VICKY Pryce, the ex-wife of disgraced former Cabinet minister Chris Huhne, is facing jail after a jury found her guilty of perverting the course of justice by taking his speeding points.
Pryce, 60, was convicted after a retrial at Southwark Crown Court, while former energy secretary Huhne admitted the offence last month.
A date for their sentencing has not been set, but the pair have both been warned by Mr Justice Sweeney to be under no illusion of what to expect. Perverting the course of justice carries a maximum sentence of life imprisonment, with the average jail term ten months.
Pryce looked shocked as the jury of seven men and five women returned the guilty verdict after deliberating for more than 12 hours. Giving a statement outside court as the economist faced crowds of waiting media, her solicitor Robert Brown said: “Mrs Pryce is naturally very disappointed to have been convicted.
“She would like to thank all those who have supported her during this difficult process, particularly her children, her friends and colleagues.
“Mrs Pryce will return to court to be sentenced in due course.
“No further comment will be made until this is completed.”
A jury in Pryce’s original trial failed to reach a verdict, demonstrating what were described as a deficiencies in understanding the case and sparking a retrial.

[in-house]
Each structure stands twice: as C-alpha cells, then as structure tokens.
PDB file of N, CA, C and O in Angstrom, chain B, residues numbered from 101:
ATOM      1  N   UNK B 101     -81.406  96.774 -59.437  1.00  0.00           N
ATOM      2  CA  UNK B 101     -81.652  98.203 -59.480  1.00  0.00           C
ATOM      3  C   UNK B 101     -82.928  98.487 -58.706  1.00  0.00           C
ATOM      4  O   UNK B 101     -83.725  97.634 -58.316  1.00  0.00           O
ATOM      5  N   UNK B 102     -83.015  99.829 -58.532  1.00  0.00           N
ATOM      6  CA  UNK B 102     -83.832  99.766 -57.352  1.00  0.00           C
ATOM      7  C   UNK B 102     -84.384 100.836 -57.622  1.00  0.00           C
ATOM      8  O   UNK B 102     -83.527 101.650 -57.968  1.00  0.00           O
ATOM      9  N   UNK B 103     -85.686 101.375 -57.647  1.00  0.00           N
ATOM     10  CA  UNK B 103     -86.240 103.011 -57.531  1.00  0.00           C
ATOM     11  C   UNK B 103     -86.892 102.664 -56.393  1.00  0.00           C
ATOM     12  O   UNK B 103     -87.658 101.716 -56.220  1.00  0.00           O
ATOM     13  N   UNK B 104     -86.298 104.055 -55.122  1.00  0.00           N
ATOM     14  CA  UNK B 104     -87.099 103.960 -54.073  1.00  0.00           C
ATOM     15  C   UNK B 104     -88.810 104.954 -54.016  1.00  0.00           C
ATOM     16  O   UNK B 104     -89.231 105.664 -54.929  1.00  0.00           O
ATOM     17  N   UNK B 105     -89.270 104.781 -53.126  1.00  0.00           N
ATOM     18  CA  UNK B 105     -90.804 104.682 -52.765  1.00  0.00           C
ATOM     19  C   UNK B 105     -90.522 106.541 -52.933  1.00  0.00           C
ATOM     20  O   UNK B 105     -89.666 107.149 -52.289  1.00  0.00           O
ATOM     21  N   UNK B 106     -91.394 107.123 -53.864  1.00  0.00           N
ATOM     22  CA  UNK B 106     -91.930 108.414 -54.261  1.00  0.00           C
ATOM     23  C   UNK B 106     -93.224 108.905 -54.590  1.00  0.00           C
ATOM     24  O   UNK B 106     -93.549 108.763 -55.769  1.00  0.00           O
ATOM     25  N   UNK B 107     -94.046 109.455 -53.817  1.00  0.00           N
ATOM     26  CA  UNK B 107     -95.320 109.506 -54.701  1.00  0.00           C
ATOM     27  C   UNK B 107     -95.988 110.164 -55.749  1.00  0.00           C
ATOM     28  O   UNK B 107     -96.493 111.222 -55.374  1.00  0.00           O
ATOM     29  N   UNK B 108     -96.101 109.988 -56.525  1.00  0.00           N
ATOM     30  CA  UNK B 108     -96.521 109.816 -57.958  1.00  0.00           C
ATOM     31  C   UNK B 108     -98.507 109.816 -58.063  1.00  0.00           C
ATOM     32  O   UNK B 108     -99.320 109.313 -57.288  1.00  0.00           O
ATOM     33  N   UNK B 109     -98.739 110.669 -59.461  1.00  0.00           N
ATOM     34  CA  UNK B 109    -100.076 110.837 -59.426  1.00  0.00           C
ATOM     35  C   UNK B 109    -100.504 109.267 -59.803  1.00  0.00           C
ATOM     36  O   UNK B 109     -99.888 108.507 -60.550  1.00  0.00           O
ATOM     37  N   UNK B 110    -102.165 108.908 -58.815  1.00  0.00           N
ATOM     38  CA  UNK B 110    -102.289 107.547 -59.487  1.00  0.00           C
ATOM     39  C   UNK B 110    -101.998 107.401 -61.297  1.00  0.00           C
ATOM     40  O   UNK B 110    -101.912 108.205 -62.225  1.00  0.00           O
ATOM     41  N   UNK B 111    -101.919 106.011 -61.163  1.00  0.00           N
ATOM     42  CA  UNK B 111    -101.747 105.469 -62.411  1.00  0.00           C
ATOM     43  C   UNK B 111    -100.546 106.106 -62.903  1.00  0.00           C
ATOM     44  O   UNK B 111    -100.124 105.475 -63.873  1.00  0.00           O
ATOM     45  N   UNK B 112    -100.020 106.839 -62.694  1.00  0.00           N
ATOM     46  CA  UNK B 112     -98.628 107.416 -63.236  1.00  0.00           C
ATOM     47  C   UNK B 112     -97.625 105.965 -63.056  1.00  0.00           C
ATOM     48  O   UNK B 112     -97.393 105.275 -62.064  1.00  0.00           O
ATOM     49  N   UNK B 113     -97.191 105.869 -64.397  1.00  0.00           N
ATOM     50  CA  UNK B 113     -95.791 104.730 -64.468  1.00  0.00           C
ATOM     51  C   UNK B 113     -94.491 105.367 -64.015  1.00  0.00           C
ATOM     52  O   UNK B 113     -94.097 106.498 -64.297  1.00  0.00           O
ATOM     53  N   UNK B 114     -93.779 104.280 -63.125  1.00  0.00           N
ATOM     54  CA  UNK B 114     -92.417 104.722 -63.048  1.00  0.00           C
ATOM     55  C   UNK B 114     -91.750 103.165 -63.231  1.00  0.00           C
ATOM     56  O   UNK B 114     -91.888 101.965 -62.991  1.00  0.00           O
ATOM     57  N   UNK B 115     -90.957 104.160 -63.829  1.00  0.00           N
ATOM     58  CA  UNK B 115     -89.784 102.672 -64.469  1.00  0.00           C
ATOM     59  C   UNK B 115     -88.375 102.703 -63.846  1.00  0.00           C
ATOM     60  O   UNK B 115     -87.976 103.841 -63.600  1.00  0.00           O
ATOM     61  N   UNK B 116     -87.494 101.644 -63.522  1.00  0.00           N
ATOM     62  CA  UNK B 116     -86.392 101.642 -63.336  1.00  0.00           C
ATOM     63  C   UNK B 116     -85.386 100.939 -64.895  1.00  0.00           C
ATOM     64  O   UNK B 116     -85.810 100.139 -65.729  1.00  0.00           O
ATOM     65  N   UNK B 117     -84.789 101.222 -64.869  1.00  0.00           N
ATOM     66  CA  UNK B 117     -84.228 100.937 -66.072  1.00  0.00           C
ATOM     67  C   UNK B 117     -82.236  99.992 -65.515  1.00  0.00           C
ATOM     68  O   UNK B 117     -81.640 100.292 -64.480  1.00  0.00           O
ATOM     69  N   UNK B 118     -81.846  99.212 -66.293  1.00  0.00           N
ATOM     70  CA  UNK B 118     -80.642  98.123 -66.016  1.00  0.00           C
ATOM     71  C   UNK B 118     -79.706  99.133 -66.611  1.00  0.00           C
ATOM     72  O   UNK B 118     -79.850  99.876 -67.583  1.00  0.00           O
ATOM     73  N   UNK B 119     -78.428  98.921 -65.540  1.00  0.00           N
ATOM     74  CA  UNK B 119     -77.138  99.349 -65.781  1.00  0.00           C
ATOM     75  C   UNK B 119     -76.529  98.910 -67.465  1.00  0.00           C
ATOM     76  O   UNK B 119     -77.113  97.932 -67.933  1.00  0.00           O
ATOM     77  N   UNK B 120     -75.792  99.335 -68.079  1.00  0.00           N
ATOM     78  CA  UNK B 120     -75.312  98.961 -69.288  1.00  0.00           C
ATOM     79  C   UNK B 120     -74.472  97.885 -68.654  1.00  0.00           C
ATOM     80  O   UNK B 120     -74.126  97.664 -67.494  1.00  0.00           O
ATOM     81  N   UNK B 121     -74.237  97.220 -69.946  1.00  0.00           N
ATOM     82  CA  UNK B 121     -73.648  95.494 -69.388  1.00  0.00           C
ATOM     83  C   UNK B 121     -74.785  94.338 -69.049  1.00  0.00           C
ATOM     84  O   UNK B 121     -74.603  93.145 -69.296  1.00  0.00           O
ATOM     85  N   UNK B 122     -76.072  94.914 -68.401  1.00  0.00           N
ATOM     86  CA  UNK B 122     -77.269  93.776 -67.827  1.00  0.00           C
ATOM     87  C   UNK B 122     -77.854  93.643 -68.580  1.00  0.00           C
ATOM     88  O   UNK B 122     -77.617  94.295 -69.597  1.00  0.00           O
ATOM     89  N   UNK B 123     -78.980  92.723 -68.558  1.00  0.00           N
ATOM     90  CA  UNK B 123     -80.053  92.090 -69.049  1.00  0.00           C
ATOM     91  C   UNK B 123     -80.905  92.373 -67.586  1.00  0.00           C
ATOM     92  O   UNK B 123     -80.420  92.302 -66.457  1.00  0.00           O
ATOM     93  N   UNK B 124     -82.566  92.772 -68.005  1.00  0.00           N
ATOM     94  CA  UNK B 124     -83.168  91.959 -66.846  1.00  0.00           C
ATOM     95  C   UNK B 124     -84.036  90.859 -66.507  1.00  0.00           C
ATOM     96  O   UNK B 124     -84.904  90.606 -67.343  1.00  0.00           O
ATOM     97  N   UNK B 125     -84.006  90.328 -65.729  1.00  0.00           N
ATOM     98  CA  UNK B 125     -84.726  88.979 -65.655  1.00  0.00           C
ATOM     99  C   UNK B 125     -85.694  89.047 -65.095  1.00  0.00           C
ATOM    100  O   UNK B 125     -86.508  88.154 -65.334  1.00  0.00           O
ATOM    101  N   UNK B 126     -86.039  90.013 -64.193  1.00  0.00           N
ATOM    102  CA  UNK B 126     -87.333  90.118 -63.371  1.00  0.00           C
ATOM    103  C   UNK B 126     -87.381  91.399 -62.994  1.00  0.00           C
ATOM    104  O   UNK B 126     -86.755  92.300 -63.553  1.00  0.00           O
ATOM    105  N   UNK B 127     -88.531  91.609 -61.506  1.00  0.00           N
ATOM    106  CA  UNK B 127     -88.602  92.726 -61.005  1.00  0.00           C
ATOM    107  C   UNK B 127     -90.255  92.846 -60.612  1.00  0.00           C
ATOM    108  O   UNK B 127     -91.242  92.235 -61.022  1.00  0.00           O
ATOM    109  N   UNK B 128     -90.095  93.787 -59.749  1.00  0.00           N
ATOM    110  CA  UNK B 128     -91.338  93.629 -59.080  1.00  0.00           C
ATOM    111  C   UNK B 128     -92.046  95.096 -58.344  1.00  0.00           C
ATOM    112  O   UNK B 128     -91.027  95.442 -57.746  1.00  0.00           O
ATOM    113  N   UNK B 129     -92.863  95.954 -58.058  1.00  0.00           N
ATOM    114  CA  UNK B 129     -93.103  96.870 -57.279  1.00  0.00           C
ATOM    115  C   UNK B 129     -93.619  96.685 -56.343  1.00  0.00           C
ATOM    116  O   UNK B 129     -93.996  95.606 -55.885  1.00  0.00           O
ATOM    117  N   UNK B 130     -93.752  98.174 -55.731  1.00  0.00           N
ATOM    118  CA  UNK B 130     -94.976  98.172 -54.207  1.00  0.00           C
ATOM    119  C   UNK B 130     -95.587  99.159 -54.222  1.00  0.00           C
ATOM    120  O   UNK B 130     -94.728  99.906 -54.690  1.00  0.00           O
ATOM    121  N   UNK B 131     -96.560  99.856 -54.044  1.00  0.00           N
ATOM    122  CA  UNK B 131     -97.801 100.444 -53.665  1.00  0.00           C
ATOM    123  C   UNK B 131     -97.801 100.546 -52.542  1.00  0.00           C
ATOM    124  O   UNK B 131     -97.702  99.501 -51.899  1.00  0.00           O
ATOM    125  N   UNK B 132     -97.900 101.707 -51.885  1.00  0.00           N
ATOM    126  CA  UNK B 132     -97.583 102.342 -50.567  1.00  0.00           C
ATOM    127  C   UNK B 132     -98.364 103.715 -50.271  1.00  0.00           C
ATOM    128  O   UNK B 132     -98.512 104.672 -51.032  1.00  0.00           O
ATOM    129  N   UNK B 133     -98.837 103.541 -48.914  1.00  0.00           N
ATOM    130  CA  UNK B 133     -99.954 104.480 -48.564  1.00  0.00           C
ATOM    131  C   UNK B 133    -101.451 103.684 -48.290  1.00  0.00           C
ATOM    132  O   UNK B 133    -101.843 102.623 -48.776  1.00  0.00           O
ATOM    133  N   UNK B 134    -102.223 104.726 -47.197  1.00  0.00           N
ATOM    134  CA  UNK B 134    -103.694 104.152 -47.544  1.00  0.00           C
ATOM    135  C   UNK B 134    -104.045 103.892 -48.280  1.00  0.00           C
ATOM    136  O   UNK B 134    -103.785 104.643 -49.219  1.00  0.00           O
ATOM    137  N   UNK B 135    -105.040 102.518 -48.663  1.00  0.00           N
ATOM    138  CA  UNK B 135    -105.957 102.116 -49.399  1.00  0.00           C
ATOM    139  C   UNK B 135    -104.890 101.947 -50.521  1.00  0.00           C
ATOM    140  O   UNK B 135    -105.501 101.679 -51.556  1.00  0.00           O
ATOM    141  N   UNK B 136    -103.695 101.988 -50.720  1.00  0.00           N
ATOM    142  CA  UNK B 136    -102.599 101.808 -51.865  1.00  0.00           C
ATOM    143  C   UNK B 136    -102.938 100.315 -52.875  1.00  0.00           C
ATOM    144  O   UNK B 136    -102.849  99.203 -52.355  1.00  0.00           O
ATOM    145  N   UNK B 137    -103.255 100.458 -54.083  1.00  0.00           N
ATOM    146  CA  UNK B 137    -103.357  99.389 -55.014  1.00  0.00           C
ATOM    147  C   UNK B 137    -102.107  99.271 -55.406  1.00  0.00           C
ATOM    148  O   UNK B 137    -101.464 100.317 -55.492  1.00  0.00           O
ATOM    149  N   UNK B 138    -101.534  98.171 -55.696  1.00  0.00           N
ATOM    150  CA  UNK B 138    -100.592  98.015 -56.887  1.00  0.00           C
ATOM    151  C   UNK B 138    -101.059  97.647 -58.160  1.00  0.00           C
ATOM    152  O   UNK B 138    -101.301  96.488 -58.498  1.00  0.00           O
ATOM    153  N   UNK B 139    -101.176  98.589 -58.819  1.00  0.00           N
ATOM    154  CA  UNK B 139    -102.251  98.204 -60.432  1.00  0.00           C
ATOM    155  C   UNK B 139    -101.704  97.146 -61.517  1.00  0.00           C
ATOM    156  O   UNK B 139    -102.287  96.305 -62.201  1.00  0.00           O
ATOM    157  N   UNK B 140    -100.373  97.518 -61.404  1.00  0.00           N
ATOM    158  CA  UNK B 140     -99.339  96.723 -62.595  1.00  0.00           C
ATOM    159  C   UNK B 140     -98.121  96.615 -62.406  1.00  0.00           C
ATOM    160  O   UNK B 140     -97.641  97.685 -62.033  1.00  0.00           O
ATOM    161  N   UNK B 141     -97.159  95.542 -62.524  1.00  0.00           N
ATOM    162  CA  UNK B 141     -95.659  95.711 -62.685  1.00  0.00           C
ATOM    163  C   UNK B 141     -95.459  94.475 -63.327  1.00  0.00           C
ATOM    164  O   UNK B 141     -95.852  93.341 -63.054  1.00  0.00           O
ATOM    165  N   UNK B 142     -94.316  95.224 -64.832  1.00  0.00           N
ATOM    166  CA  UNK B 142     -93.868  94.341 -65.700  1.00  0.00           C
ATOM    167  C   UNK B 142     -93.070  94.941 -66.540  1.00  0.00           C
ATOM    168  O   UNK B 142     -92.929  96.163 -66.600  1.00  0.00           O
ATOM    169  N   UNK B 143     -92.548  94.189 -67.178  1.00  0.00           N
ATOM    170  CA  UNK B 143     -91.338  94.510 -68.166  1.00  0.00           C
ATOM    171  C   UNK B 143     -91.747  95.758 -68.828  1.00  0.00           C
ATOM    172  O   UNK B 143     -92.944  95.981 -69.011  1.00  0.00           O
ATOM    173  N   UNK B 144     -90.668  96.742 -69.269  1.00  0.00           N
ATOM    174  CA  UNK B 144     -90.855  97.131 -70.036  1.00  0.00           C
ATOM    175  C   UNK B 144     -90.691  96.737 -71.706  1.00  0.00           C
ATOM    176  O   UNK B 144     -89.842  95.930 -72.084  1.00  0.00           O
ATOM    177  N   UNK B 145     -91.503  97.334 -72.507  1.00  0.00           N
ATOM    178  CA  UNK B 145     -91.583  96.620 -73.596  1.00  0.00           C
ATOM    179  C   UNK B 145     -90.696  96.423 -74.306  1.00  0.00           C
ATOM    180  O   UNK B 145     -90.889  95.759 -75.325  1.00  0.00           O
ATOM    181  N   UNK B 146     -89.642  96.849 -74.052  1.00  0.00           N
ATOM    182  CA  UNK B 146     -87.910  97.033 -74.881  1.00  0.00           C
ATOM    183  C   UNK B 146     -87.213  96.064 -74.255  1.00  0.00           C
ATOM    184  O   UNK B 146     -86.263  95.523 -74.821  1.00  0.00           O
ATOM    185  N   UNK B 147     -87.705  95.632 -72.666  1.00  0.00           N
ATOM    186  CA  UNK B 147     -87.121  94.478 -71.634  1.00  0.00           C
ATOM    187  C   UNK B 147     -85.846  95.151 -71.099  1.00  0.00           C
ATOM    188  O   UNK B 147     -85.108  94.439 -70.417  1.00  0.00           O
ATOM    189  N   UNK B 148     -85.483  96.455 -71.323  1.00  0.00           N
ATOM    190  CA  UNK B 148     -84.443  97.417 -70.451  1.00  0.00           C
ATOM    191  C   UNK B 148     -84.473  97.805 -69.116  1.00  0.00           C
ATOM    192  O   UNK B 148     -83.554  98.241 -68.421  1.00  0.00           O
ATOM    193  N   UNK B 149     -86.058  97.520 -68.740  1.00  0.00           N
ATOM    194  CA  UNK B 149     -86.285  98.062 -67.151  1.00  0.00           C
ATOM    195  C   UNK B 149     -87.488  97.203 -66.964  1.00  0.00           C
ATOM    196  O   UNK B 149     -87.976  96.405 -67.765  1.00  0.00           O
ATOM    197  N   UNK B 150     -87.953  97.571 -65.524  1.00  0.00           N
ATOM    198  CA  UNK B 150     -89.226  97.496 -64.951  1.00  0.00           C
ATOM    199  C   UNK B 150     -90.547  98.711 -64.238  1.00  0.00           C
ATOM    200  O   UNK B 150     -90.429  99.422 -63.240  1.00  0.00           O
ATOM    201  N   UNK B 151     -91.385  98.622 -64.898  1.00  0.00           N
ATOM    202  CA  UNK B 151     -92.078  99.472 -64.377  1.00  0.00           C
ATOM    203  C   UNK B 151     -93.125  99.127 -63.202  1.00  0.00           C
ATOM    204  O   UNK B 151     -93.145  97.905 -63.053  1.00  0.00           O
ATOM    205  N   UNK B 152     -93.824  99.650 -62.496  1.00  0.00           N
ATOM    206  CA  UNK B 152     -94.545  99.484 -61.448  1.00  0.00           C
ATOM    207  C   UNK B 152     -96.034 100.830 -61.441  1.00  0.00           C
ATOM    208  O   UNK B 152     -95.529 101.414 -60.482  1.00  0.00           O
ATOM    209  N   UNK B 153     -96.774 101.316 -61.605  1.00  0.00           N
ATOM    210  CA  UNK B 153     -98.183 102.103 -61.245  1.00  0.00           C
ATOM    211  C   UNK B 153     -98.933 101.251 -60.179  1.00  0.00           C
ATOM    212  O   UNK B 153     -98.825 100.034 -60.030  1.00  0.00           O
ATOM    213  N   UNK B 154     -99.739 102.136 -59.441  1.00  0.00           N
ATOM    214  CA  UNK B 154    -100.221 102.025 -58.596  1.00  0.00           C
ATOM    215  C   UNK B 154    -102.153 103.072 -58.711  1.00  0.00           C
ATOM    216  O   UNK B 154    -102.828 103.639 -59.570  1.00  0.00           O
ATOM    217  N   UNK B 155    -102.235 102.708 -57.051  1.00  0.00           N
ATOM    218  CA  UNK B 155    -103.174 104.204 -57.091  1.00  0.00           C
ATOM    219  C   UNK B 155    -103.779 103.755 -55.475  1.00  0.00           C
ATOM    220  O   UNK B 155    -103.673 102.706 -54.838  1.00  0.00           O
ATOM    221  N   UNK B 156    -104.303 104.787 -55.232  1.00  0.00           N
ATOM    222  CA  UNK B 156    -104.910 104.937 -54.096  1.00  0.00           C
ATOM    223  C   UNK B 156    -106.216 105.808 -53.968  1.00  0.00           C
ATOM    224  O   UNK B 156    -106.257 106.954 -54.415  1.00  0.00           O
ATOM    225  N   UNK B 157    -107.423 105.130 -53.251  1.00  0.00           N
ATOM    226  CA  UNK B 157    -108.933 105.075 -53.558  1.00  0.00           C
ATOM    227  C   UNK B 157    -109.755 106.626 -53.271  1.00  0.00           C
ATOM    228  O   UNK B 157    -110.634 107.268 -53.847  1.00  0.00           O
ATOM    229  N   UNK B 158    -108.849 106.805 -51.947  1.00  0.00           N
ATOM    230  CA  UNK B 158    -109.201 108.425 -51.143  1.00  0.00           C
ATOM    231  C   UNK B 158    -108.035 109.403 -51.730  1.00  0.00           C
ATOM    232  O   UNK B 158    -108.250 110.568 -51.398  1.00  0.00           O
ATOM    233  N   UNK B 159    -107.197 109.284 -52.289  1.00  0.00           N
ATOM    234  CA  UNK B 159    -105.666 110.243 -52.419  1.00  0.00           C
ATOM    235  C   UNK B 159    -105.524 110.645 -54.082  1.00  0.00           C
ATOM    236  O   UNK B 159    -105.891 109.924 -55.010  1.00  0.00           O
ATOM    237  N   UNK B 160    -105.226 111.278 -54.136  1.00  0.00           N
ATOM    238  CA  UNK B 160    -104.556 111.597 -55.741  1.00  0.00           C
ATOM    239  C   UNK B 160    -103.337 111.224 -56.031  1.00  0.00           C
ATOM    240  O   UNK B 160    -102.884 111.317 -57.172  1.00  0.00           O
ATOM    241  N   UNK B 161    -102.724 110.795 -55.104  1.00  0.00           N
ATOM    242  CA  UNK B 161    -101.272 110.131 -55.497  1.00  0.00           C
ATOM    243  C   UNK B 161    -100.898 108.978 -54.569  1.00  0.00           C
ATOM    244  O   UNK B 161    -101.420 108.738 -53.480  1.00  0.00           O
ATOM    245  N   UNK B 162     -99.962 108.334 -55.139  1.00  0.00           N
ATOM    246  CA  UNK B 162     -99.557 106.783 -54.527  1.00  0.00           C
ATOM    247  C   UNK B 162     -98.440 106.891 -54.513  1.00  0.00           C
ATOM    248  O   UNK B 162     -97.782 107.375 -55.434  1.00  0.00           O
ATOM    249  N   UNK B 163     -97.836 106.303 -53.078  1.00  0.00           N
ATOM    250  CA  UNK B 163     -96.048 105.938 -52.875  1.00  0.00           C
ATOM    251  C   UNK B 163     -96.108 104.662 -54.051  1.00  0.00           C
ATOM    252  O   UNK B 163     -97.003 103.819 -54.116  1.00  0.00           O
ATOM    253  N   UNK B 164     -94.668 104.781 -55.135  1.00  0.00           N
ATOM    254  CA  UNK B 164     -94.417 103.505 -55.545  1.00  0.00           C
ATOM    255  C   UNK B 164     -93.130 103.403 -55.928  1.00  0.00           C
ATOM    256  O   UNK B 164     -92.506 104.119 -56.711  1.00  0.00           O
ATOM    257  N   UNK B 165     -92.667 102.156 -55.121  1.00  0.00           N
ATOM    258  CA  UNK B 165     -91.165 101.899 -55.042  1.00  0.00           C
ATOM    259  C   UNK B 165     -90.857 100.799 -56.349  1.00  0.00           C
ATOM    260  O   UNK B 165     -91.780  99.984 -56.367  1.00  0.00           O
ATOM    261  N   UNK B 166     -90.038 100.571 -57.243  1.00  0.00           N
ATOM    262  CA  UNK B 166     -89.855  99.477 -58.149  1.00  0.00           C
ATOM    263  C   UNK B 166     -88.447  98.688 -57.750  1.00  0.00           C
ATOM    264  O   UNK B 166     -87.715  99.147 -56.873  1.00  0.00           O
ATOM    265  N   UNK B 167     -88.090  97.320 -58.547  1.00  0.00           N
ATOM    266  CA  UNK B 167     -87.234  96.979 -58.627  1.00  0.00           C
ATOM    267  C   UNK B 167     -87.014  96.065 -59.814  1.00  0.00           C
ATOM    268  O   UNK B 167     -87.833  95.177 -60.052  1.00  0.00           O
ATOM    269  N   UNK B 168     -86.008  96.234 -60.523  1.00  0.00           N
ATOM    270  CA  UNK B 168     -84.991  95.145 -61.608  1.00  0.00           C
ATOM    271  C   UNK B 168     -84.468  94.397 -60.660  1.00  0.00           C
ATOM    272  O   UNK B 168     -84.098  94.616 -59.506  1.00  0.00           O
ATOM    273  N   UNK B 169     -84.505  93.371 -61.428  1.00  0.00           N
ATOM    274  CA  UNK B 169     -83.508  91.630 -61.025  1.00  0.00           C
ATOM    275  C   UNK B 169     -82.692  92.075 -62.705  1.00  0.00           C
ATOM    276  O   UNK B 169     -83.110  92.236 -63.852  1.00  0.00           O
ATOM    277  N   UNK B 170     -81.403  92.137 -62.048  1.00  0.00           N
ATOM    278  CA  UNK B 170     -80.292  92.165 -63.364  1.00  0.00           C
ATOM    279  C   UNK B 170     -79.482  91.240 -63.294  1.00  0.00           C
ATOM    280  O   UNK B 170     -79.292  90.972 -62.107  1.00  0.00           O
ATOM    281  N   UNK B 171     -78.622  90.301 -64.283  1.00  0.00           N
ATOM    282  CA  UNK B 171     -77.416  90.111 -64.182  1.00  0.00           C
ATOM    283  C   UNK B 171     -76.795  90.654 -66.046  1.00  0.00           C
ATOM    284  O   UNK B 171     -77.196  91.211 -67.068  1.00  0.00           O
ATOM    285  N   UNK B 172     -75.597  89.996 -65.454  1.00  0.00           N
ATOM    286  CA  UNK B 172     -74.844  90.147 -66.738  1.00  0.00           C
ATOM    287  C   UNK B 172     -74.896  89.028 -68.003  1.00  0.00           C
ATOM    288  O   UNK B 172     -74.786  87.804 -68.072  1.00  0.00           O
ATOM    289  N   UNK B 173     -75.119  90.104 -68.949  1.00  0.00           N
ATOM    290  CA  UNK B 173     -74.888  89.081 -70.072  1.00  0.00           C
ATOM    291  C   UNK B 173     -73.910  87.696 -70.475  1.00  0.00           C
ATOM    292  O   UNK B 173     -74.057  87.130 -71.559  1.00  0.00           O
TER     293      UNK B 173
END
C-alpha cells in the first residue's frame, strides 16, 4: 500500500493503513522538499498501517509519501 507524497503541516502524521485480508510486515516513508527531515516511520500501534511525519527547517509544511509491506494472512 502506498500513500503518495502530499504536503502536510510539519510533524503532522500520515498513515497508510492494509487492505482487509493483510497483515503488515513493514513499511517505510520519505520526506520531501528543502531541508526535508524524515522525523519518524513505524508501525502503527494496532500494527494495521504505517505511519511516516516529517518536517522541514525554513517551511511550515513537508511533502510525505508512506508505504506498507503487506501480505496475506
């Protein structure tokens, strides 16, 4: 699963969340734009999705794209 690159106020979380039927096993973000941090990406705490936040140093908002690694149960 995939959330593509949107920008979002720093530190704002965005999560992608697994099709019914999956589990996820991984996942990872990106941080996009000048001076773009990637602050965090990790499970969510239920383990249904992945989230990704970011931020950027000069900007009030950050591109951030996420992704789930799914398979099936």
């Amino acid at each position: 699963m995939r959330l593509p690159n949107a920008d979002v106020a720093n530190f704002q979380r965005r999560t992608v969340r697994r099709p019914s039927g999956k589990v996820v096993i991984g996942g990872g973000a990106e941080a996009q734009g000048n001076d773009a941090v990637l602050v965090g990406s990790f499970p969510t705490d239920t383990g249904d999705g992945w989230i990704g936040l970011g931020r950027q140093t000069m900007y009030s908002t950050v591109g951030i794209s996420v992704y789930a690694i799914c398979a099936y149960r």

In further political fallout, Business Secretary Vince Cable and Nick Clegg’s wife Miriam yesterday denied they knew anything of the scandal before it hit the headlines, after questions were raised about how much senior Lib Dems had been told before the story was published.
E-mails between Pryce and Sunday Times political editor Isabel Oakeshott suggested Pryce had confided in Mr Cable and his wife Rachel about the points-swapping.
Pryce, a respected economist who frequently appeared on current affairs programmes, was granted bail until sentencing. But the judge told her, as he had told Huhne, to expect prison.
“Obviously, Ms Pryce was present when I indicated to Mr Huhne the inevitable consequences of a conviction of this sort,” Mr Justice Sweeney said.
“She must be under no illusions that my granting of bail indicates any watering down of that provisional approach.”
Pryce used a rare defence of marital coercion, which can only be used if a woman committed an offence because her husband was present and coerced her to the point she could not exercise free will. Pryce was accused of changing her original story so the defence could be available to her, by claiming that she was with Huhne when he asked her to take his speeding points.